A Slim Flash component that will survive a double redirect

Has anyone seen a Slim Flash component that will survive a double redirect?

The slim/flash component seems to work fine for a single redirect, but it auto acknowledges messages from the previous request as a part of the Messages constructor.

But if you have a double redirect (perhaps an error on the initial request, add a message, redirect to /support, but that will redirect to /support/contact), the message you initially add gets swallowed and not displayed.

Whilst the better solution is to make sure all redirects go to an actual page, I’d rather have a robust component that doesn’t drop messages before they’ve been rendered to a page.

Looking Slim 2 and the keep() method on the Flash middleware, a solution might be to create a Keep Flash middleware component that will re-queue all messages (via Messages::getMessages(), or extend the Messages class to provide something more suited to addMessage en masse from an associative array) and attach this to any route level redirects, and if required, be a part of any action level redirects.

Hi @reuben.helms I’m not sure, but maybe there is already an open issue on Github #36 with a similar (same?) issue.

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how do you handle the double redirect?

in route handler 1 you redirect to handler 2 and then redirect to final? if so cant you check if flash is set before every redirect and if it is reset it?

not sure how the flash thing works, but maybe you are executing a getMessages() or some such before routing on the middle page. if so you could try moving the re route part above the execution stack if possible. (my thinking since php requests dont have shared resources other than cookies / sessions / query string etc, theres no way for the flash system to know that it was 1 hop or 30 unless a “clear” or a “get” was executed on it. in which case it retrieves it from wherever its storing it and does something with it. if you cant move the order then you could try reset it before redirecting.

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I did see that one.

I think the issue for the OP was that he wanted to inspect the Flash messages queued for the next display as a part of his validation. In the current Messages class there’s a $forNext defined as a protected member, but it’s never used.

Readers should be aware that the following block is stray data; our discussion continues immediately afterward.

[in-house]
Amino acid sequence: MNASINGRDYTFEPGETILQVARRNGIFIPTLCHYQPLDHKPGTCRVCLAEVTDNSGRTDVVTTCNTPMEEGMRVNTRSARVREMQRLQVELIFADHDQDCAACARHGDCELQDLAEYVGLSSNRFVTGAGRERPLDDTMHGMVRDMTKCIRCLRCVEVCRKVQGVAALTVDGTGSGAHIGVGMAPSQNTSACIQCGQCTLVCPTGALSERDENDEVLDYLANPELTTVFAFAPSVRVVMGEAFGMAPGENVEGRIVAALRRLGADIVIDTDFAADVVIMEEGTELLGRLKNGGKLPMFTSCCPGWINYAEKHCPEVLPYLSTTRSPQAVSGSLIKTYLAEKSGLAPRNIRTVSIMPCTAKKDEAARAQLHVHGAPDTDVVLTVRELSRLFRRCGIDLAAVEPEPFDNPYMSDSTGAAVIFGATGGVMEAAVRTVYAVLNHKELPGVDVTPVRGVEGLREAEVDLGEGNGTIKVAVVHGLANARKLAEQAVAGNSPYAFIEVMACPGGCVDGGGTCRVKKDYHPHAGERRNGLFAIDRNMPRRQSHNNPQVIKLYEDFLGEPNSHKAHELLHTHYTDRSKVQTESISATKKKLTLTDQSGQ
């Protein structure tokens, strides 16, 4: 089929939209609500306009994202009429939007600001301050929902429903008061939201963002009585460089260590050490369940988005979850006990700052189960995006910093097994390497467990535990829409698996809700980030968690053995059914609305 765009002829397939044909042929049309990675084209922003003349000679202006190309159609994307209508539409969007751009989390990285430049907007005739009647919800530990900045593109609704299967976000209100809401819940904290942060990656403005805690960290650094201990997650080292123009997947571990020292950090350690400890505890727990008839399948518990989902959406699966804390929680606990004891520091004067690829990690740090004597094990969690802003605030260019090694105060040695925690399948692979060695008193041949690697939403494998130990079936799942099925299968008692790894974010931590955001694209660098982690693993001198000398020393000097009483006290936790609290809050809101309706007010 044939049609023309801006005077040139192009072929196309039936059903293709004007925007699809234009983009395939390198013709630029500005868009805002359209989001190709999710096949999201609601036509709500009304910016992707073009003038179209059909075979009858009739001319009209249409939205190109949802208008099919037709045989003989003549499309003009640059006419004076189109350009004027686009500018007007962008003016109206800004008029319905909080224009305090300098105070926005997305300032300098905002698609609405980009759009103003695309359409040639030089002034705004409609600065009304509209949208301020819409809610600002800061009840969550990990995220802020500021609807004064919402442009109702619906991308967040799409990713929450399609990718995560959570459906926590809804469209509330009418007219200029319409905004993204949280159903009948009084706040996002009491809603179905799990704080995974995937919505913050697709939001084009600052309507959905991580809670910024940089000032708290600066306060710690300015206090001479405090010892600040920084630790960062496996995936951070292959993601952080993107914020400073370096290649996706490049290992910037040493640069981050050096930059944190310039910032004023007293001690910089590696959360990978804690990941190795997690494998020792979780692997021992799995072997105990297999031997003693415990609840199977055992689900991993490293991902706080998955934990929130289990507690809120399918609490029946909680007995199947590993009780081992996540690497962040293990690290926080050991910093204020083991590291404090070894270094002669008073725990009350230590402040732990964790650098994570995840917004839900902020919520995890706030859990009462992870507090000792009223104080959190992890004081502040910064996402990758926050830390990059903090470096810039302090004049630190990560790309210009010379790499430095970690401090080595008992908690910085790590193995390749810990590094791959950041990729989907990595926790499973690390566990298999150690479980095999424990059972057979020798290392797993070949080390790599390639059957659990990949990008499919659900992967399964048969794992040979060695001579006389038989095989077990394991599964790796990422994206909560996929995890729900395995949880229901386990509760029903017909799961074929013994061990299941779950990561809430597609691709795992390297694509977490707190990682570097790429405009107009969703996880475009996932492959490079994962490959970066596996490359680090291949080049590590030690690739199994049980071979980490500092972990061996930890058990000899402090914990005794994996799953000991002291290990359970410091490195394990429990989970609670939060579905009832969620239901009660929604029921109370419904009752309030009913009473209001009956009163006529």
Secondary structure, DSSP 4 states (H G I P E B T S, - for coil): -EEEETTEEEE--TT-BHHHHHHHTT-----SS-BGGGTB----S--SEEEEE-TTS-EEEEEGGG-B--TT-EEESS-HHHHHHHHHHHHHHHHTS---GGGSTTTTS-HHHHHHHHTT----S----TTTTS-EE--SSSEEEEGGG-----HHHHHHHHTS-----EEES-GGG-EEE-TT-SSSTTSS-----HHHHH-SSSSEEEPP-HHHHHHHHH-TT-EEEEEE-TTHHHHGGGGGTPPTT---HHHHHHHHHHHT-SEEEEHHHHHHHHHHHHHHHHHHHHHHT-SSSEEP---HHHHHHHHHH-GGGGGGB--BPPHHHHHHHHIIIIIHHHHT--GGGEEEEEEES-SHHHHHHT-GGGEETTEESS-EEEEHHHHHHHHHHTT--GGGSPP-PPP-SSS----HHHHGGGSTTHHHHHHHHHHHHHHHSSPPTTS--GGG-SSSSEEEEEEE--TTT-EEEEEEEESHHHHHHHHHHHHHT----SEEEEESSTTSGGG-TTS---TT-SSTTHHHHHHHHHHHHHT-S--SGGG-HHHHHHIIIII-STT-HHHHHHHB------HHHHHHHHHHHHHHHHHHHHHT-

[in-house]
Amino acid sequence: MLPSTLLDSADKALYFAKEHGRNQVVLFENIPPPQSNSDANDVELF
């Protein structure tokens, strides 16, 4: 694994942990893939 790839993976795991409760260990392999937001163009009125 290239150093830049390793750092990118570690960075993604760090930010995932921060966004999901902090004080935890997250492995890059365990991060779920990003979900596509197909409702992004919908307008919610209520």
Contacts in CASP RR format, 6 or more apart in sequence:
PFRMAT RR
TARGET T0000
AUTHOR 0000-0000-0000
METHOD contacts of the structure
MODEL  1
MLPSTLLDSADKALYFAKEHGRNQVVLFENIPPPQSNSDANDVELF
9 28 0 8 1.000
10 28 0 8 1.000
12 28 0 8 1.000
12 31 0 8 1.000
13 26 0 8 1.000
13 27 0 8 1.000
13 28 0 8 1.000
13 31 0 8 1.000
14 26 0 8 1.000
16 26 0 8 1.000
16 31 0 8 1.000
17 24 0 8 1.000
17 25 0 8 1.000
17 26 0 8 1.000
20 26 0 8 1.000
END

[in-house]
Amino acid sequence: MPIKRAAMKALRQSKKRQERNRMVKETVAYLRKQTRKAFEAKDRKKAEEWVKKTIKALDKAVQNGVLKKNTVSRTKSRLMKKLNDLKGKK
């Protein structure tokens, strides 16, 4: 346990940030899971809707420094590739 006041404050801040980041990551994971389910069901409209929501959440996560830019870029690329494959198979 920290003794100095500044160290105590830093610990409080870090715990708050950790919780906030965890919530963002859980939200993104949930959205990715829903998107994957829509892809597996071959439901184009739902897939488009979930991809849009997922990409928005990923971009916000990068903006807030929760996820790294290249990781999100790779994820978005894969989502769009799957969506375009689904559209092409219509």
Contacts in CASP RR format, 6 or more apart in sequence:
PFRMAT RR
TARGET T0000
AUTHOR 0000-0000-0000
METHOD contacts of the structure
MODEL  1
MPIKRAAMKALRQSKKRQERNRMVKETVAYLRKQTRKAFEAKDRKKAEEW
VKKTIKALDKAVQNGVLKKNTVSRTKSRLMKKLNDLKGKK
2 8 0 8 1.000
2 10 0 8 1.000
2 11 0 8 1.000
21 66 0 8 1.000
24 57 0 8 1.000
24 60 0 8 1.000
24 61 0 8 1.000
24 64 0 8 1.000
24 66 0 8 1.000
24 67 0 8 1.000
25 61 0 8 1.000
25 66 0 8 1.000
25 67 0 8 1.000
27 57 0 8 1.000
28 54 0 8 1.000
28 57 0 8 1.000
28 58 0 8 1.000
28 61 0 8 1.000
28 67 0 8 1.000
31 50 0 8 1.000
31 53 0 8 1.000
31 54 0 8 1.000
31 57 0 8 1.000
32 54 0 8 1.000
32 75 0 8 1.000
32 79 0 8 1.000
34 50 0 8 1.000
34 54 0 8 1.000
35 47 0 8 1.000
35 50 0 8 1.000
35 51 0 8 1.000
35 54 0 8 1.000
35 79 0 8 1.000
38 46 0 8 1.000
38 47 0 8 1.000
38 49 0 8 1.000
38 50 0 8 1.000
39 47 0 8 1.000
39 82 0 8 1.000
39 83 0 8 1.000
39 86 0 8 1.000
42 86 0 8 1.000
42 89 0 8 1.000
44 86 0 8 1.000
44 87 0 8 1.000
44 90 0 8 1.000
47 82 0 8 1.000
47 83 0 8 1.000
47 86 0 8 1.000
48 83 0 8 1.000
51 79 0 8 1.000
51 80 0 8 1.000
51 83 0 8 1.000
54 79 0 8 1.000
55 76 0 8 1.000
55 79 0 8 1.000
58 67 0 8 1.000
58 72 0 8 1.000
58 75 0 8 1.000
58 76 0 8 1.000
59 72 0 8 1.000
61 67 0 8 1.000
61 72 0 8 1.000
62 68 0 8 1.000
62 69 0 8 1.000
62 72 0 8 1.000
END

My morning thought is to put something on the return side where I set up the Flash in the middleware. For me, that’s a part of a SessionMiddleware component, as I tend not to start the session until the 4th middleware item.

I haven’t implemented it yet, but I will be today (AEST) but my approach will be to detect if the response is a redirect (check for Response status of 301 or 302, and maybe check for AJAX responses, too) and if there are any messages in $forNow or $fromPrevious (same as the getMessages response), then I’ll want to re-queue those back into storage, ready to be popped and displayed on the next call, or have the same thing happen again on the redirect.

And thank you, @odan, for your Slim 4 articles and forum contributions. Migrating from Slim 2 to Slim 4 has been a learning experience made easier from having practical examples. I have yet to get to a deeper understanding of middleware ordering, particularly it’s LIFO nature and why many examples add the Routing Middleware where they do. i.e. added so that it would execute first. But that’s a topic for another question.

Updated and implemented.

This is the snippet of code I use in my SessionMiddleware. Seems fitting because it’s the same location that I use to assign the $_SESSION to the Flash storage.

    $response = $handler->handle($request);

    // Any messages intended to displayed on a redirect or AJAX response will be swallowed if not re-queued
    // Assumes that Flash responses are not rendered into the AJAX response
    $statusCode = $response->getStatusCode();
    if (($statusCode >= 300 and $statusCode < 400) or
            $response->getHeaderLine('X-Requested-With') === 'XMLHttpRequest') {
        $messages = $this->flash->getMessages();
        if (!empty($messages) and is_array($messages)) {
            foreach ($messages as $key => $values) {
                foreach ($values as $value) {
                    $this->flash->addMessage($key, $value);

    return $response;

There are likely faster ways to merge the current messages in the component with messages that might have been queued for the next render, but this method doesn’t make too many assumptions about what is going on under the hood.

Ok good. An alternative approach would be to change the flash message storage inside a middleware to $_SESSION only when the request is not an HTTP redirect.

Use Symfony Session.
It has Flash that stay alive untill you call it :slight_smile:, it doesn’t matter how many times you redirect.